9 By mid-July, despite the poor weather, the team finished the tasks, checked measurements, sketches, photographs, and descriptions, packed the gear, and left Georgetown nearly as they found it.

10 The photographers and draughtsmen returned to Victoria in August to finish their work. Aural histories of millworkers and their families were taken by Mary Shakespeare and Marion Rose in Prince Rupert, Port Simpson, and Terrace. The United Church archives, the Prince Rupert Daily News and Evening Empire and the Land Registry Office records in Prince Rupert were searched for references to Geotgetown and the lumber industry.

Fir. 3. Log turning winch and reversing clutch.
Thumbnail of Figure 3Display large image of Figure 3
(Photo: Project photograph, detail.)
Fig. 4. Vertical swing cutoff saw and dead rollers. Note wear in upper journal.
Thumbnail of Figure 4Display large image of Figure 4
(Photo: Project photograph, detail.)
Fig. 5. Sawdust chain and troughs.
Thumbnail of Figure 5Display large image of Figure 5
(Photo: Project photograph, detail.)

Ⅱ. Document Research

11 The major themes for the document research were historical background, changes in life style and technology, and the influence of markets on the lumber industry. The research subjects were to include general data on logging, sawmilling, transportation, forest product economy, labour and life styles in the Pacific northwest which would relate to the history of Georgetown Mill.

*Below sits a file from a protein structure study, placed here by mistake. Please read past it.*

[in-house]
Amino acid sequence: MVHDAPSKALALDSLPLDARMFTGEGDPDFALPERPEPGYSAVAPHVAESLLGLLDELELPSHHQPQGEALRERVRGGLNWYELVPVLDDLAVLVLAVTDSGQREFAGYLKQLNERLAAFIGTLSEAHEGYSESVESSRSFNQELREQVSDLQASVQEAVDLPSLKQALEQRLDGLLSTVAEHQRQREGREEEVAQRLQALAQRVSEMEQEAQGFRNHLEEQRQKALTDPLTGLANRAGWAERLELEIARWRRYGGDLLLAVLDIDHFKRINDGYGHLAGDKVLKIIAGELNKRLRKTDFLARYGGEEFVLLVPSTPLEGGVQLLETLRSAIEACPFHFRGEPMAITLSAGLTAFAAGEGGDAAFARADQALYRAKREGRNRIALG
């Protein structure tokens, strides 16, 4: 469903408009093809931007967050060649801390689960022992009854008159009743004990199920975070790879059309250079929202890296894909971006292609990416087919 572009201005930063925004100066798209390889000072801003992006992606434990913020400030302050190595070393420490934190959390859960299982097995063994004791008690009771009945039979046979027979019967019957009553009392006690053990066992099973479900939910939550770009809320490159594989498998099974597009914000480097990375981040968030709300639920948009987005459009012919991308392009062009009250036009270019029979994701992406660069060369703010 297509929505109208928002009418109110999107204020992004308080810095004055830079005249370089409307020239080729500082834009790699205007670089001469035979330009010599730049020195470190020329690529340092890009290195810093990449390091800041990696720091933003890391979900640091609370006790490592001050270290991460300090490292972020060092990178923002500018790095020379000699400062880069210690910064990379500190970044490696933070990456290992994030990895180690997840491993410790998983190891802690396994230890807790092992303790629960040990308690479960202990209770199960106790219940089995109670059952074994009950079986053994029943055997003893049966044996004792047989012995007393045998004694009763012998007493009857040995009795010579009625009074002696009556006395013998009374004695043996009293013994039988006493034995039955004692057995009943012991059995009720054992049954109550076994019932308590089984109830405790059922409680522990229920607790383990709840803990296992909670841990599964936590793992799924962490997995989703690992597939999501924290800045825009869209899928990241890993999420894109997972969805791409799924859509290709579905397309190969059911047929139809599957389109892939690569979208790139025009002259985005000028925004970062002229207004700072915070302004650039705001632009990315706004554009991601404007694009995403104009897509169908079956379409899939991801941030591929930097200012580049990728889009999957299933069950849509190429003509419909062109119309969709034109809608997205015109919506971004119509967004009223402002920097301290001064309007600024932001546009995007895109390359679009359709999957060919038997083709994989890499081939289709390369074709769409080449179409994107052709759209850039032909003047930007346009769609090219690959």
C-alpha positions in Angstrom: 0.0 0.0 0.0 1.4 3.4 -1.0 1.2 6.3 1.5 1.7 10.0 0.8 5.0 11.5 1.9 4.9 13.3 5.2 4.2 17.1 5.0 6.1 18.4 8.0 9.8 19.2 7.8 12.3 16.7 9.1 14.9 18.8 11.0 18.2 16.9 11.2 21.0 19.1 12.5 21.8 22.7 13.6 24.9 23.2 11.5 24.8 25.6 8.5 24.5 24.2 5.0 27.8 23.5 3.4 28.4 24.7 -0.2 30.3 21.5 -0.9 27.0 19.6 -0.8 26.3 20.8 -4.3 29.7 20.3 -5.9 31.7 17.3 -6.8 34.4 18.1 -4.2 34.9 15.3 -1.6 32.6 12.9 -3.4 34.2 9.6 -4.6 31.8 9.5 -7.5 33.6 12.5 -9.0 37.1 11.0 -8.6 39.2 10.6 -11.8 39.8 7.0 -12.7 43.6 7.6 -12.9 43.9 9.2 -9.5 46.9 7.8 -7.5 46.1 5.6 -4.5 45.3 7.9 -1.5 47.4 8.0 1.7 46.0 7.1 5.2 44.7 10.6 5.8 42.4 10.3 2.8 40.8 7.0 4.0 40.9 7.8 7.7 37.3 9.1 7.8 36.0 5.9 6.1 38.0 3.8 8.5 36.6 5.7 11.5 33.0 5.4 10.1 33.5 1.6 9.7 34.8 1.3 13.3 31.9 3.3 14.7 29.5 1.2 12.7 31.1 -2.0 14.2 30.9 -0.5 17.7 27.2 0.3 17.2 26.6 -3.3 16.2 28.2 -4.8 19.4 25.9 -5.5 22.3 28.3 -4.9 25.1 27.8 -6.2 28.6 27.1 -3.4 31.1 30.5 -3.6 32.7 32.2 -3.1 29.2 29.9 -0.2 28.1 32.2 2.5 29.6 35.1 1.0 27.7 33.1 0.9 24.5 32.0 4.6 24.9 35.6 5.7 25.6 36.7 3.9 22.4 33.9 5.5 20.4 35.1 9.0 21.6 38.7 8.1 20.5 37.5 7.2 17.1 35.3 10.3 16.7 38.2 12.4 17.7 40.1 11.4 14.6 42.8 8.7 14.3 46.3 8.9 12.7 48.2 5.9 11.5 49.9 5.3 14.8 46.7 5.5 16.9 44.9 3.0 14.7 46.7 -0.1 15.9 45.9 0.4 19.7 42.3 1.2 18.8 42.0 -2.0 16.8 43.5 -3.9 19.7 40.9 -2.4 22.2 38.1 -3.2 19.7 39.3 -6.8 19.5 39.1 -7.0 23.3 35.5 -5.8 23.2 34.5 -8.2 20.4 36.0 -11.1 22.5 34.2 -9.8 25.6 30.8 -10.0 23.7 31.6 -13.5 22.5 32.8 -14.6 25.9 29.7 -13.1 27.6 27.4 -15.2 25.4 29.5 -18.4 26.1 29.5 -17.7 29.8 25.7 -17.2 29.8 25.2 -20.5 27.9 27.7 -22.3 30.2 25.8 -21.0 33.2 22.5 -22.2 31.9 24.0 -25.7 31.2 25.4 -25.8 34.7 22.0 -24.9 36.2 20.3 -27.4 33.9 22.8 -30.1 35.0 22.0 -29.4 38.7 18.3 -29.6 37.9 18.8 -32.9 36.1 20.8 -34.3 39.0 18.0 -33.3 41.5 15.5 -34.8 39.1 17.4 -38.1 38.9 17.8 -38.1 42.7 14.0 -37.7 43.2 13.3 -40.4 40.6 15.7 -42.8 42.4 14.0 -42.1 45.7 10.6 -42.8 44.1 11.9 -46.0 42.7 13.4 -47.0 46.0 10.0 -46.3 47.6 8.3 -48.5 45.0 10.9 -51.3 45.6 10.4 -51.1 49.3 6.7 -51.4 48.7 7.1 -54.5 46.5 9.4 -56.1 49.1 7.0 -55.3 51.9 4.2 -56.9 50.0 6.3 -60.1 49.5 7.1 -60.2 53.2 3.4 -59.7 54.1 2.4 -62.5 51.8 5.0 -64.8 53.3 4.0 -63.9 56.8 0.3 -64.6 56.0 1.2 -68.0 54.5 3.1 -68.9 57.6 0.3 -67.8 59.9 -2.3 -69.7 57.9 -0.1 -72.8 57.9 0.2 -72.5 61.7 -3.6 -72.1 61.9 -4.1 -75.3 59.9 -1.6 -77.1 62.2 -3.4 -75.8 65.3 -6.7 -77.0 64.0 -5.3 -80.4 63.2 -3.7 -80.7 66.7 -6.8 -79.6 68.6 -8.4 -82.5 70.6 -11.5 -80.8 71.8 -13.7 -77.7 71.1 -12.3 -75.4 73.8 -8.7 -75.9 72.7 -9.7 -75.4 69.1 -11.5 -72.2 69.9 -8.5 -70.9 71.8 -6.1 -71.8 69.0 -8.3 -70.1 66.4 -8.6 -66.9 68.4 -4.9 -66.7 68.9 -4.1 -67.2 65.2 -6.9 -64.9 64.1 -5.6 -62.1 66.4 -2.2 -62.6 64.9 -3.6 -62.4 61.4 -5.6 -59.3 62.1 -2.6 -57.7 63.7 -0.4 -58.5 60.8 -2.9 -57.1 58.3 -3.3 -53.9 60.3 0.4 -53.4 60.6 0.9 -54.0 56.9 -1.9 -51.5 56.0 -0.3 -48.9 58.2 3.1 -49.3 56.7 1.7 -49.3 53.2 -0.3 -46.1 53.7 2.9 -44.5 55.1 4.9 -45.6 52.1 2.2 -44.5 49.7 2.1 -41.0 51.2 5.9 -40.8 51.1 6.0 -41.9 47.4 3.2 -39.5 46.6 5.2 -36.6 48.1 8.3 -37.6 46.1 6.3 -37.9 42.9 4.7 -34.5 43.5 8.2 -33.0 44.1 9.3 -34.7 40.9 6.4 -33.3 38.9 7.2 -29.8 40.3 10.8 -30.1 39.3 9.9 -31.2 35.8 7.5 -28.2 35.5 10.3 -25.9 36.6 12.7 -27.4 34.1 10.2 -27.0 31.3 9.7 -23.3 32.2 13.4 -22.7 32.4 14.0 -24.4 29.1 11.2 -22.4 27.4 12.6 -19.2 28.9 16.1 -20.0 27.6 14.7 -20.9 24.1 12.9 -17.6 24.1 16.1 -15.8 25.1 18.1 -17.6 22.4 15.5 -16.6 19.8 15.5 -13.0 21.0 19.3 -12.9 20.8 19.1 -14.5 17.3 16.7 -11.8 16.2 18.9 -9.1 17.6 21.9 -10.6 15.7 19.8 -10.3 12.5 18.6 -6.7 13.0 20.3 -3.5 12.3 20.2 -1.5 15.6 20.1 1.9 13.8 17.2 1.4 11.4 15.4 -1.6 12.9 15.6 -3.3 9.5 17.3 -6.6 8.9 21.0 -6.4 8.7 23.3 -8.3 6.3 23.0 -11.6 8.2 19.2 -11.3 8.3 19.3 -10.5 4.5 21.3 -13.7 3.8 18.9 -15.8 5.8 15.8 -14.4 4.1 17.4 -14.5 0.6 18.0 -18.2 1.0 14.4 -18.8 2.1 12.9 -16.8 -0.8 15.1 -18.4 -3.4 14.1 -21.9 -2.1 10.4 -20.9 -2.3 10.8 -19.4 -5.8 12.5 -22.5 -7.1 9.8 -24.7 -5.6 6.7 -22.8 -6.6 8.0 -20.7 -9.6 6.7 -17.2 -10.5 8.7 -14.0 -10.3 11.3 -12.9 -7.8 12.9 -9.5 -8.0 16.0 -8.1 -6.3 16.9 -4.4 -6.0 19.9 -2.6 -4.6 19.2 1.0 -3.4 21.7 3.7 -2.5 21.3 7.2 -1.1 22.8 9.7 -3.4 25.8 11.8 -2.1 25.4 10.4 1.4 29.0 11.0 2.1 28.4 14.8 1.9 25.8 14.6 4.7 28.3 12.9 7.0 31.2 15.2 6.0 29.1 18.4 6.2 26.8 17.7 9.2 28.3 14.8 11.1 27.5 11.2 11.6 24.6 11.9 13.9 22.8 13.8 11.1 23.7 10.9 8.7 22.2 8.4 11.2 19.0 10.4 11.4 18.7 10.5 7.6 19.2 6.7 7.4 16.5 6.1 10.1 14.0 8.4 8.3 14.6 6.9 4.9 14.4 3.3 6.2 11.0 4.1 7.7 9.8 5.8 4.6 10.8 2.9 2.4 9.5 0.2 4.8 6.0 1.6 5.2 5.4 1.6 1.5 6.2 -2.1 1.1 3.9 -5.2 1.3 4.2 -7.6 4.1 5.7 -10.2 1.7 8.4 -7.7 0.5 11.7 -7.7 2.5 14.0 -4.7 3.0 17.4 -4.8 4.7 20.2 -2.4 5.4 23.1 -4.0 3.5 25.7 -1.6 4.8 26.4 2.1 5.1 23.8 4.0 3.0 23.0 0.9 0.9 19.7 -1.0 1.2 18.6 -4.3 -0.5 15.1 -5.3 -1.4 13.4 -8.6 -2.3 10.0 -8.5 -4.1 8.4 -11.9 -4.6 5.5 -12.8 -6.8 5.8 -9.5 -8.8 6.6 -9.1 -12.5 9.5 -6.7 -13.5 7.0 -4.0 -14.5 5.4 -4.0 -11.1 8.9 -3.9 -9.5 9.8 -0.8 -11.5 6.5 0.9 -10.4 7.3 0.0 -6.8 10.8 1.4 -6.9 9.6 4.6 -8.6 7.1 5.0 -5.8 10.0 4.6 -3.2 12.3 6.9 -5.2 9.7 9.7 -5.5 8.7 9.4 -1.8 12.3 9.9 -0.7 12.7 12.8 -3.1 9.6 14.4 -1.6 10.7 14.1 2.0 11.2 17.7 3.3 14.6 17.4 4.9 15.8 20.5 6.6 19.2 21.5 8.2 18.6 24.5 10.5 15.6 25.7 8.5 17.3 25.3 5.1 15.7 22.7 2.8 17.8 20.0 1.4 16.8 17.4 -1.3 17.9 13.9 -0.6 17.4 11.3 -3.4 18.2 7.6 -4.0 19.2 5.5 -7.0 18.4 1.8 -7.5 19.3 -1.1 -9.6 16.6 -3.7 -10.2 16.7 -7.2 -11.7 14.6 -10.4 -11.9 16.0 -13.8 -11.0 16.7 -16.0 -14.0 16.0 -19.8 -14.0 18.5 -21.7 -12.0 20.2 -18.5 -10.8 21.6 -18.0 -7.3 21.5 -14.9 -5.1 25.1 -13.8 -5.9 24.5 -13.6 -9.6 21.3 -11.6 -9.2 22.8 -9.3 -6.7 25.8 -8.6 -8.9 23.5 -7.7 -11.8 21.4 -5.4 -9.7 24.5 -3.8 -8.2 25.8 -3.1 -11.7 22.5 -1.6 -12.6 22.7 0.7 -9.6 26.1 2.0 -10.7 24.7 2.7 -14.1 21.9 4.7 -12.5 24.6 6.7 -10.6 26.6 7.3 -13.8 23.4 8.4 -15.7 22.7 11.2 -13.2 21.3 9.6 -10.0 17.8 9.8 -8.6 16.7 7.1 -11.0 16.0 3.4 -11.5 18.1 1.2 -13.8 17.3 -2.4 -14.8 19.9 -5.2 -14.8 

1. Early history preceding establishment of Georgetown — Karen Duffek, Mary Shakespeare, and Rodney Pain, Researchers

12 The Tsimshian Native People lived at the site later taken over by the people of Georgetown Mill. Captain James Cook,2 in 1778, and later Captain George Vancouver, who charted the Tsimshian peninsula,3 opened a century of rapid development and competition. The English opposed the Spanish, the Hudson's Bay Company contended with American and Russian traders. By 1875 the northern British Columbian coast was still largely empty of Canadian enterprises, but the religious community of Metlakatla, the Hudson's Bay Company town of Port Simpson, and the Inverness Cannery on the Skeena River, promised a small market for lumber.

Fig. 6. No. 3 woods planer.
Thumbnail of Figure 6Display large image of Figure 6
(Photo: Project photograph, detail.)
Fig. 7. Tower edger, 48", moveable blades.
Thumbnail of Figure 7Display large image of Figure 7
(Photo: Project photograph, detail.)

2. Corporate and biographical history — Ulla Hansen, Researcher